What do whistleblowers tell us about the state of democracy?

After a 20-year struggle of civil society organisations, political will is now changing within the European Union


After a 20-year struggle of civil society organisations, political will is now changing within the European Union – albeit to differing degrees across the individual member states, like public opinion and legislation – towards a European directive that supports whistleblowers. Nicole-Marie Meyer reiterates the development of the right of citizen to disclosure or report wrongdoing (whistleblowing) from its origins to the present day.

According to the Greek historian Polybius, the freedom to tell the truth (parrhesia) is one of the pillars of democracy along with equality under and before the law (isonomia) and equal access to public speech (isêgoria) and consequently equal rights. The legislations which govern the right to “blow the whistle” (or whistleblowing) first arise within the spirit of the humanities (the principle of integrity) and in the laws implemented following the American and French Revolutions (the principle of accountability), and have continued for 50 years across the world and in Europe. They are designed to allow for the exercise of this freedom [to tell the truth] whilst developing a culture of responsibility in organizations as in society.

The history of whistleblowing

If the right of citizen to report wrongdoing is a principle first recognized during the 18th century then it should be substantively enshrined in legislation in the twentieth century. The first modern legislation (Civil Service Reform Act, USA, 1978) was the fruit of the work of Ralph Nader and a result of government deception (Pentagon Papers, Watergate) and the desire to protect the public officer who discloses crimes or offences or serious health, safety or environmental risks. The first International Convention (UN-ILO, 1982) in a similar way prohibits the dismissal of an employee where the employee has alerted others to illegal acts committed by their employer. Since then, more than sixty countries around the world have adopted comprehensive or sector-specific legislation in this area, following tragedies that have cost hundreds of lives, ruined parts of the economy and undermined the foundations of trust, crises that could have been avoided if the employees had not been afraid of losing their jobs by breaking their silence, or had been heard when they had the courage to speak up.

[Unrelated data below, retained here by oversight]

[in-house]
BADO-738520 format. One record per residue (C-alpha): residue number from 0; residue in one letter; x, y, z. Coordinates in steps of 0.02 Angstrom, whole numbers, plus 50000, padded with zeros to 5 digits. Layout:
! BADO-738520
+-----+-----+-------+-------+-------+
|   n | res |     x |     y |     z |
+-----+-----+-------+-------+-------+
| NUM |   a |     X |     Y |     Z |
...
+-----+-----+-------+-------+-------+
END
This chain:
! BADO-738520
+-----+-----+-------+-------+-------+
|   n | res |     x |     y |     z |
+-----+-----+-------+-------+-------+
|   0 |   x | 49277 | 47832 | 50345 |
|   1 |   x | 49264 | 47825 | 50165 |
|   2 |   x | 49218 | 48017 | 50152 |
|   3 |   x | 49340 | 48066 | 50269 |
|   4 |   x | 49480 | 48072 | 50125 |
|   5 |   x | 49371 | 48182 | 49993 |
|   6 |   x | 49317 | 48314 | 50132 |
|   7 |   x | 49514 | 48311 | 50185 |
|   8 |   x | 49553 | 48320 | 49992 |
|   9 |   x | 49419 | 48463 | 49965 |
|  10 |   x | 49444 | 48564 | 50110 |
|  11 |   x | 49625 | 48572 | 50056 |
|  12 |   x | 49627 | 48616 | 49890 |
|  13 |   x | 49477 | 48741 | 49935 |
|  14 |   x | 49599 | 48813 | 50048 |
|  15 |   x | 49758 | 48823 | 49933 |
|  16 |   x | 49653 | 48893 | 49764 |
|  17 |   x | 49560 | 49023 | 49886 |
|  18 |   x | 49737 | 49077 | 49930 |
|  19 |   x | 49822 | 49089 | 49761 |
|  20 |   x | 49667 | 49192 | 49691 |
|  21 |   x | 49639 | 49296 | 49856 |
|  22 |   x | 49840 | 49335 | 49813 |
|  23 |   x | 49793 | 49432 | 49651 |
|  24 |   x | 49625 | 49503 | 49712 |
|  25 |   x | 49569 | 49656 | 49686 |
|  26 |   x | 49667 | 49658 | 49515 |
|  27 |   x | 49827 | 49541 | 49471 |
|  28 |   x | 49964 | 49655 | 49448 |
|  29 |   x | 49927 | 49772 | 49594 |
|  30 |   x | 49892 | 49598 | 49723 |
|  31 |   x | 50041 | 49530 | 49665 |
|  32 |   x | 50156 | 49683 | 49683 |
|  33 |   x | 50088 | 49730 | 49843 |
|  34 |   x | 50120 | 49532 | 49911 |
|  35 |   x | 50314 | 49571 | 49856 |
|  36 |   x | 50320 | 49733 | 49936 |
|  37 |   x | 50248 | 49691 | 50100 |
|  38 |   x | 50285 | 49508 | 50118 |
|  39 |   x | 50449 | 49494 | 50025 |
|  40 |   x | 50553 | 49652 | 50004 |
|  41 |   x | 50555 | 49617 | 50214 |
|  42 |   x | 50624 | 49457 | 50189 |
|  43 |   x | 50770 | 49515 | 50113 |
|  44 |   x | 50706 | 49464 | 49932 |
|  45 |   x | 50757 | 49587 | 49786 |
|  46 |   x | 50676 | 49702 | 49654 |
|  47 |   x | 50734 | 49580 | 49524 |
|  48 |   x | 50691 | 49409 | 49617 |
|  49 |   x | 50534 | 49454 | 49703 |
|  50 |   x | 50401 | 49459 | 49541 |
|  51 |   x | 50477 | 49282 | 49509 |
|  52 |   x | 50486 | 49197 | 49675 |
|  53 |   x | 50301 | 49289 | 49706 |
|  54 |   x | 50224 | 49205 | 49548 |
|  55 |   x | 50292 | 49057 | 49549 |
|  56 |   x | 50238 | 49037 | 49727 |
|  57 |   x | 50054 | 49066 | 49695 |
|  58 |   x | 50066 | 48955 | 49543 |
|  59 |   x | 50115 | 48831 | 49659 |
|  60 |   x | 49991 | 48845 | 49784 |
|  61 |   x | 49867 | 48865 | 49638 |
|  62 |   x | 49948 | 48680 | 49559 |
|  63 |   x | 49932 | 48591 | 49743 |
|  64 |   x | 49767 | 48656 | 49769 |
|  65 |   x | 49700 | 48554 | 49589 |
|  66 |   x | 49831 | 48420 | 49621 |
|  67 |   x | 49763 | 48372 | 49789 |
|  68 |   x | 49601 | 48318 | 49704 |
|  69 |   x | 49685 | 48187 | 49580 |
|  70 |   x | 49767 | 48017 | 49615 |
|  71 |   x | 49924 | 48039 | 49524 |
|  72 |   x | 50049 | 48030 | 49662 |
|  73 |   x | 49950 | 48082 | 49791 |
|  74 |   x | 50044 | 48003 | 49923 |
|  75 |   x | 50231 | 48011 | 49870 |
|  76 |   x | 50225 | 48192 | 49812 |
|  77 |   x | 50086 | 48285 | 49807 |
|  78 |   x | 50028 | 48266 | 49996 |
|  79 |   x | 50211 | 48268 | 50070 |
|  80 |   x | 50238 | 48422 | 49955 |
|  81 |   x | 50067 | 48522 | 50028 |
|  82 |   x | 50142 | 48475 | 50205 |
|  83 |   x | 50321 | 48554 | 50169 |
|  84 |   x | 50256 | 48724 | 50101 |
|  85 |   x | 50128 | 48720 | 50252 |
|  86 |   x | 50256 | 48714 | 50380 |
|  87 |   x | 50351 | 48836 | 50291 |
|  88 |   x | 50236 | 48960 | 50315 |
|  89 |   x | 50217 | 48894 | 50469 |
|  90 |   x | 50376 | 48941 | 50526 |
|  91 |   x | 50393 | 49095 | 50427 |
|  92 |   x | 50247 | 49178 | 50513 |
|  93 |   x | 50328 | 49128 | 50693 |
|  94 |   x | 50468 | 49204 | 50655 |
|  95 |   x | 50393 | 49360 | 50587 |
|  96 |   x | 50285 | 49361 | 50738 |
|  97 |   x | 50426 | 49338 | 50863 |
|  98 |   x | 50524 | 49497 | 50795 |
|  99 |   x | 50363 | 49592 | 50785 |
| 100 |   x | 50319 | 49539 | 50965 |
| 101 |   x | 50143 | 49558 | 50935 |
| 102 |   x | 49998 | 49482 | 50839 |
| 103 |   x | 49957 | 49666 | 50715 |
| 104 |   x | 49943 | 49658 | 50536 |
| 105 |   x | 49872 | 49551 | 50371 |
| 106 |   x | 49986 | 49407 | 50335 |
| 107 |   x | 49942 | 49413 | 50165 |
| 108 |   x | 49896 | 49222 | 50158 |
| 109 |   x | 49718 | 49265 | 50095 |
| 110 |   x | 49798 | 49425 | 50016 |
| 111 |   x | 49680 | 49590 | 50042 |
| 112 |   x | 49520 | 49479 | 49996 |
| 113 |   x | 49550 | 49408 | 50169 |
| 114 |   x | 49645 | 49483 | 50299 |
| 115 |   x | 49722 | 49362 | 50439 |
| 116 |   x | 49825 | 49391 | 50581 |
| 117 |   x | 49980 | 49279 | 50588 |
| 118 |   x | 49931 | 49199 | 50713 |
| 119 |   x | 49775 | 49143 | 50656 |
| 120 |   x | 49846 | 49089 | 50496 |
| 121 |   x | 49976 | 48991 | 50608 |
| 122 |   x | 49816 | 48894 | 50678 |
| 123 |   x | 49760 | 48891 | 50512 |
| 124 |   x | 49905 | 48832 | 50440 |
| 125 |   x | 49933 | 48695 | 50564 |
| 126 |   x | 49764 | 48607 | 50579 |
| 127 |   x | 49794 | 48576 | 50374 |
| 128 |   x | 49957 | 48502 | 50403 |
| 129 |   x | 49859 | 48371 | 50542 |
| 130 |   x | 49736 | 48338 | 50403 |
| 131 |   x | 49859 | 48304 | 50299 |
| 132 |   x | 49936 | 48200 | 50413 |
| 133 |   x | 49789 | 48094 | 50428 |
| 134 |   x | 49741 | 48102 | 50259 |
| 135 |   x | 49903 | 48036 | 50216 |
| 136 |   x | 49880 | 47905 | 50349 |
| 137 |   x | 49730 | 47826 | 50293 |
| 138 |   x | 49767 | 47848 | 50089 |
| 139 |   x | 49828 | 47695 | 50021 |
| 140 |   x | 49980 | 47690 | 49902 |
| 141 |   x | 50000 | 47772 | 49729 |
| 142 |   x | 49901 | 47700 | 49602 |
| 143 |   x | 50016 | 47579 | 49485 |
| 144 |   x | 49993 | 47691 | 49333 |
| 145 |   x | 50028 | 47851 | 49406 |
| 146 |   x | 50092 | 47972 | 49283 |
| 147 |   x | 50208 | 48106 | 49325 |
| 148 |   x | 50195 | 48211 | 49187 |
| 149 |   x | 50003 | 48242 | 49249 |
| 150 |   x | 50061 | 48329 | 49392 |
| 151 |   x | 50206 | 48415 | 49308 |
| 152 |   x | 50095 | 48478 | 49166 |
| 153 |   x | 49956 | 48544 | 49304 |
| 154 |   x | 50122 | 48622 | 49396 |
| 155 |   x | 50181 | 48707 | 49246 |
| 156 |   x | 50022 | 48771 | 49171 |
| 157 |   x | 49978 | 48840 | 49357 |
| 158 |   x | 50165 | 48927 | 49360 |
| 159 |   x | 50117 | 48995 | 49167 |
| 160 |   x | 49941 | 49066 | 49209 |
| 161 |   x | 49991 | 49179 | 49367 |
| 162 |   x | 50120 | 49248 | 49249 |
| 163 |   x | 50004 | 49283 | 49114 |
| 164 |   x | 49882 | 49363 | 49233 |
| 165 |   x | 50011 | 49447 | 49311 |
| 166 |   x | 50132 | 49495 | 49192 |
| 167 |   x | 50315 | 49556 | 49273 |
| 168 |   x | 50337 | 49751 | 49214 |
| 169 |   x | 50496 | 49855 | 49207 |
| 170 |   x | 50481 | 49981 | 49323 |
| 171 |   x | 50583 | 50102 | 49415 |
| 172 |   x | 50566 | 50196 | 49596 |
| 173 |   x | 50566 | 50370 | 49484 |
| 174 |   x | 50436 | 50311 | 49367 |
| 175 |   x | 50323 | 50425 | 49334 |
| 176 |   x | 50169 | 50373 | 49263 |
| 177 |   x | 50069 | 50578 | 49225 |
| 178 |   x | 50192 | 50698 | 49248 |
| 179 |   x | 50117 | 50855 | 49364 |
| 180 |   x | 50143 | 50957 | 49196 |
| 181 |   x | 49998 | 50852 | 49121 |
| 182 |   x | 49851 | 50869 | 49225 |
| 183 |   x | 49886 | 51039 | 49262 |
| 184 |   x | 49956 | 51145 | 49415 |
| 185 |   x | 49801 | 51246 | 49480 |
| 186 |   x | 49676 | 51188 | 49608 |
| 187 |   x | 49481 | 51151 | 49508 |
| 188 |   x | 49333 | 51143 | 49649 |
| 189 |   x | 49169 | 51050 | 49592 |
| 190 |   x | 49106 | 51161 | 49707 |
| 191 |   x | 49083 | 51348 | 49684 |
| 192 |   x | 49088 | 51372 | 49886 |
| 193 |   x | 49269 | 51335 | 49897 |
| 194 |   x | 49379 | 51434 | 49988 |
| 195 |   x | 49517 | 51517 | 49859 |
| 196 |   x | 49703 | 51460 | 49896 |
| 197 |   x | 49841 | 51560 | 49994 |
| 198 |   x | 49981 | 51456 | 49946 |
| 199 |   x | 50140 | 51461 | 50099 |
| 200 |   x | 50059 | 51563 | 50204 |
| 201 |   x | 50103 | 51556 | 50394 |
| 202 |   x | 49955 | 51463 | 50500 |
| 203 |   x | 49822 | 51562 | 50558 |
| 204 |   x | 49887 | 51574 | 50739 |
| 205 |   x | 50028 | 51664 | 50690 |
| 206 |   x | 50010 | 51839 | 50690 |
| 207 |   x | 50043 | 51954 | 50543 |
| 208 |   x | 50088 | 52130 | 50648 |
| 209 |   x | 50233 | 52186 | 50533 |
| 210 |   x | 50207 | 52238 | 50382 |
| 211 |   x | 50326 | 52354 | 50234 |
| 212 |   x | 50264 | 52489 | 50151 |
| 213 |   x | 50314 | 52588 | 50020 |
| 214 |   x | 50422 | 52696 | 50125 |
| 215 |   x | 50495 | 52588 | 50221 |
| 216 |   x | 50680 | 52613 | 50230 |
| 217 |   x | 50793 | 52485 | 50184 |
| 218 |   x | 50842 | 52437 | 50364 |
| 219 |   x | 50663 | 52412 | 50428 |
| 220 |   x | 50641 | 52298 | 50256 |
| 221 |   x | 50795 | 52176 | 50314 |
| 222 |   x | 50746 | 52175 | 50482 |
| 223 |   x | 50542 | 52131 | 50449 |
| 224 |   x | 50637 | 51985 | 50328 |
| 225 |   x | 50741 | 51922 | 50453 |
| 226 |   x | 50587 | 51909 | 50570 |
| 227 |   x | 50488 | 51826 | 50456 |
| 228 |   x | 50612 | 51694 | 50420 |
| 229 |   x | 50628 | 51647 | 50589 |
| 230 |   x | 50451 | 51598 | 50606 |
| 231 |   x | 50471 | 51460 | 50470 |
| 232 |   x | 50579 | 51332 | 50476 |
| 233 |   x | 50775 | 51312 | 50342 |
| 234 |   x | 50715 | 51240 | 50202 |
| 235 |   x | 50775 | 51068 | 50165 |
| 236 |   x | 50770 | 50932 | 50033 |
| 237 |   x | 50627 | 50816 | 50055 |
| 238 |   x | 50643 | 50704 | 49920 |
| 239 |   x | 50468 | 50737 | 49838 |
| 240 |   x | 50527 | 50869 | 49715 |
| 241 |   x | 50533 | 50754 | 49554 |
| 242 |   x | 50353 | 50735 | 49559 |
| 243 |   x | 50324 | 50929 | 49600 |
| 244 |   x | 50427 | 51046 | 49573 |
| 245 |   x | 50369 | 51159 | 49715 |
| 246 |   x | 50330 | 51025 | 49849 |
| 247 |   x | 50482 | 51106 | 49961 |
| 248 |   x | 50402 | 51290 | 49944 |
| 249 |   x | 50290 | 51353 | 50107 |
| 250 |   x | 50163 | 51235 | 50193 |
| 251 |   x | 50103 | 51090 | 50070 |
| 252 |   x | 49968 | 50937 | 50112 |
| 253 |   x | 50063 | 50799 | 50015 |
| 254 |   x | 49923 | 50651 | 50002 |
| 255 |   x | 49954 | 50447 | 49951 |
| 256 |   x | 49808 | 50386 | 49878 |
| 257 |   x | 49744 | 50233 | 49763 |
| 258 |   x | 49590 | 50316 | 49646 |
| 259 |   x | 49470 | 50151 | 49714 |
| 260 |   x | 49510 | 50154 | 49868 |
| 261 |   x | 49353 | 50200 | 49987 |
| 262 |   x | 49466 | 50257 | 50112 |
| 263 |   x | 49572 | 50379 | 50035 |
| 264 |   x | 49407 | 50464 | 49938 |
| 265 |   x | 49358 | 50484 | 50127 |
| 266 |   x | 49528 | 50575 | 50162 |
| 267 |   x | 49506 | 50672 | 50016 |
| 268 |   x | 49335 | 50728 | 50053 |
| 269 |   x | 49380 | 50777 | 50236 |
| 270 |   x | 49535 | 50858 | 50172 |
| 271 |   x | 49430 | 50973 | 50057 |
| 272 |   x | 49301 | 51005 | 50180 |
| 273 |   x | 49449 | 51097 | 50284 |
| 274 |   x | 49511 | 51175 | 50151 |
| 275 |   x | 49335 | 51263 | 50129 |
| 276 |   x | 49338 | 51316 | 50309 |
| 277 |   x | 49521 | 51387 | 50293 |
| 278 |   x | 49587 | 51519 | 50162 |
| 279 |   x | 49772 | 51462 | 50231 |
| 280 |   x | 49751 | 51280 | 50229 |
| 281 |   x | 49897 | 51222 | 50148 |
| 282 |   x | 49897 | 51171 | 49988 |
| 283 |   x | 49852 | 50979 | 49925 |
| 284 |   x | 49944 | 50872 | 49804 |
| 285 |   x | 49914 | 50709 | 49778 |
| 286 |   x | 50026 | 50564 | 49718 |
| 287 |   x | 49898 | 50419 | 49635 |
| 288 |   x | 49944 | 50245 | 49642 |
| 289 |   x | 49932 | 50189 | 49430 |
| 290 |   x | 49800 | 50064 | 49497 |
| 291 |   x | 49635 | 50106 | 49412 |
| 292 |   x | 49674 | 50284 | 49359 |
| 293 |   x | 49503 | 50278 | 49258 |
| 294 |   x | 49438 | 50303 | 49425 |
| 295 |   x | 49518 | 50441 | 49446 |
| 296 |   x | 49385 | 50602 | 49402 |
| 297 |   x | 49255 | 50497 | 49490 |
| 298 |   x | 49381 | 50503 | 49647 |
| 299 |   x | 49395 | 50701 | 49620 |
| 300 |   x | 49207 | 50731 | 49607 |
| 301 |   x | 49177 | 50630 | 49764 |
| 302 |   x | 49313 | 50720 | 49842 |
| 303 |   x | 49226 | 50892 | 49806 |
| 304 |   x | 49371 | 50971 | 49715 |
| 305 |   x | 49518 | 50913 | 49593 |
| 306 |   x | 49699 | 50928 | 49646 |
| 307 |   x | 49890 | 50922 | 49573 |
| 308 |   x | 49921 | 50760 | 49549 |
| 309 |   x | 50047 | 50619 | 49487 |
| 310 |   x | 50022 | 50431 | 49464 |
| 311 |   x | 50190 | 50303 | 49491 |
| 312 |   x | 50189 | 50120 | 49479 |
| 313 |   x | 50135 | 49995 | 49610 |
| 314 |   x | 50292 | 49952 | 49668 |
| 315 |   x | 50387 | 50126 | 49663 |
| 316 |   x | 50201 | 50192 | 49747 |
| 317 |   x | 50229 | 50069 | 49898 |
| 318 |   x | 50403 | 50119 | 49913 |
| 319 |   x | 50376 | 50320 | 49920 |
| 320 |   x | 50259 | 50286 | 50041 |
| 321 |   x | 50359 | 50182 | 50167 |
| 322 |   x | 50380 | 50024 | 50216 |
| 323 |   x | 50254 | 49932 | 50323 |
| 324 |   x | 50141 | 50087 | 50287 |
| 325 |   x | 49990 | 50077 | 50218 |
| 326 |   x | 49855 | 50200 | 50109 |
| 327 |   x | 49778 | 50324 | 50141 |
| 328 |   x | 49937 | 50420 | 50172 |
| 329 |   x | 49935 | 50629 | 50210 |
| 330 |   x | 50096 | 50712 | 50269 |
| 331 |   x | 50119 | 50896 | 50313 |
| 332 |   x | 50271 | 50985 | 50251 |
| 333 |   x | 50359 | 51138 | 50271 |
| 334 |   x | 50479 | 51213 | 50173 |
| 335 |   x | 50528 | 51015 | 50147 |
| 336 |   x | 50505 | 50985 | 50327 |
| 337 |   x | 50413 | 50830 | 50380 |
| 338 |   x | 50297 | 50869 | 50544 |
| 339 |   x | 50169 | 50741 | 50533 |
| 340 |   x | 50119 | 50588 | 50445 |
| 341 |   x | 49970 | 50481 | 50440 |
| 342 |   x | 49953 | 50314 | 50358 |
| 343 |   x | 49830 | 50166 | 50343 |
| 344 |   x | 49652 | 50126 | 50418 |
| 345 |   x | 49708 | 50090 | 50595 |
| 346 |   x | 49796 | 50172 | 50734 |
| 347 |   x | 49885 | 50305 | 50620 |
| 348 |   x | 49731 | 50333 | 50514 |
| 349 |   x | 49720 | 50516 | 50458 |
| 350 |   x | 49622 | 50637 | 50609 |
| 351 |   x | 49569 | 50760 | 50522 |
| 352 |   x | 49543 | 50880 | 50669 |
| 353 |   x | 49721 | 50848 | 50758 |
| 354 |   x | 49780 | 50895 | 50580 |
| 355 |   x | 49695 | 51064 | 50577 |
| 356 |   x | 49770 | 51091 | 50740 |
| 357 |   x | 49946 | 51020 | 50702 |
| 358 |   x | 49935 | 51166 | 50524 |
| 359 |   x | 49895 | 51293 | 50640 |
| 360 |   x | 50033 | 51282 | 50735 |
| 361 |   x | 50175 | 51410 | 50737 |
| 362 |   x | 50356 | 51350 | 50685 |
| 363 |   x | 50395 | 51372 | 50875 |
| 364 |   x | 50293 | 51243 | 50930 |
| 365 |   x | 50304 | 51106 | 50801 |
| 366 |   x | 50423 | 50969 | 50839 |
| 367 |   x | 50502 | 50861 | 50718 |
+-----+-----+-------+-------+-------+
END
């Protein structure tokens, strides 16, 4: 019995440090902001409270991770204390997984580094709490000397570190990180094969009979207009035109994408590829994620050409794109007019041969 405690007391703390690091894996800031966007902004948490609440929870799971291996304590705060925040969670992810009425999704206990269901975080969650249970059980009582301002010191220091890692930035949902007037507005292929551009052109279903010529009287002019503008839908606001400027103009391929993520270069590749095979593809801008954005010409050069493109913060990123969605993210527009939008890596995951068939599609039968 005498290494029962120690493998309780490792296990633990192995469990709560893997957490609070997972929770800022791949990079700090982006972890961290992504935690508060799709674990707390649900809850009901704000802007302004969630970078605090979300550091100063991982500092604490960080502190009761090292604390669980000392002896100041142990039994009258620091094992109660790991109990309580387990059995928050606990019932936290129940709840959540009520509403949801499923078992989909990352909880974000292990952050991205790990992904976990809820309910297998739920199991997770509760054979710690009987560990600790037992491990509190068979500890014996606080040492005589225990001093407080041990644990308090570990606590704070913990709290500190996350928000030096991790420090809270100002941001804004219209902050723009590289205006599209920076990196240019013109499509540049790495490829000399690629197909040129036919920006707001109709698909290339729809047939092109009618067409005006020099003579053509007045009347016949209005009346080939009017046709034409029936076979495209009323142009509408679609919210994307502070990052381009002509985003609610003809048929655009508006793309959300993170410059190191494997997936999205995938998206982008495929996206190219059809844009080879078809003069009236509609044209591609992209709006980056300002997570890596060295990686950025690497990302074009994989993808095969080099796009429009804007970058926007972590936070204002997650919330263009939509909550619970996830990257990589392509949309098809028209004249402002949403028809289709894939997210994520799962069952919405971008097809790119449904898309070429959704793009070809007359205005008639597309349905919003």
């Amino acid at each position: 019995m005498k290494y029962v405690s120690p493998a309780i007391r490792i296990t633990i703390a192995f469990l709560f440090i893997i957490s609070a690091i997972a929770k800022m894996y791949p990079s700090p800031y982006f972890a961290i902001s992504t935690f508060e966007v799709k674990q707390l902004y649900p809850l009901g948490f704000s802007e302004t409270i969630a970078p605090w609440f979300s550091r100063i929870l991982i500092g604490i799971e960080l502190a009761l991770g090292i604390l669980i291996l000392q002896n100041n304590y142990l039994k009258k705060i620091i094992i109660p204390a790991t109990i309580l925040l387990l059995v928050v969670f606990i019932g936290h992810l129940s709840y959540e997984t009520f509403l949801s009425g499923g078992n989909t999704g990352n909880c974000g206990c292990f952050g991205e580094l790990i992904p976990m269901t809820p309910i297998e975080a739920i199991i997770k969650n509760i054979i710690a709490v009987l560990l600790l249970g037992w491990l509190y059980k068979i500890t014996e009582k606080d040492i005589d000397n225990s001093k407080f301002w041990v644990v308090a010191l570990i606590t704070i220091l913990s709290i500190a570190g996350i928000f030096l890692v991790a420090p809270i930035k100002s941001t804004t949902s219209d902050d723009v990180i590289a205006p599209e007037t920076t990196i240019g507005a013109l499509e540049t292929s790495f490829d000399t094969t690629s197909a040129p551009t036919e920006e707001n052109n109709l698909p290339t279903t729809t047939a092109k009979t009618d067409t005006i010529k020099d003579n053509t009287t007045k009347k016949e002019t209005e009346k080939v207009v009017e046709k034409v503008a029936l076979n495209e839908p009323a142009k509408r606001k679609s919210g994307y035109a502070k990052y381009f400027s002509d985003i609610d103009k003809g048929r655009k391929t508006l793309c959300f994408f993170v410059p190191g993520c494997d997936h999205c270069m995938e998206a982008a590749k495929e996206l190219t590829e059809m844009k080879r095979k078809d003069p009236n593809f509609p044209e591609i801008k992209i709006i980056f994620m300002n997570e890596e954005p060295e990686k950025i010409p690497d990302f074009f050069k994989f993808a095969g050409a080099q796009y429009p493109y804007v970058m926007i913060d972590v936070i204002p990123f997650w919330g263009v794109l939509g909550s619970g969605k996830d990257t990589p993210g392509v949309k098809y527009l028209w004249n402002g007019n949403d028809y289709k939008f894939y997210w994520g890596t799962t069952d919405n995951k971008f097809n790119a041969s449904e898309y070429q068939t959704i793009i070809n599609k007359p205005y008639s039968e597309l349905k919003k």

European framework needed

Today the economic, social or financial activities, health or public environmental issues, terrorism, organized crime, cybercrime, tax evasion, illicit financial transfers or pollution of the air or water do not stop at the border, much like the cloud caused by the Chernobyl nuclear reactor disaster. Whistleblowers, who disclose or report crimes or other such information on a threat or harm to the public interest, at the cost of their careers, if not their lives and those of their families, must therefore benefit from a protective European framework, if not an international framework. Following the recent Court of Cassation of Luxembourg (Luxleaks) judgement, Transparency International recalled the urgent need for a European directive to protect whistleblowers.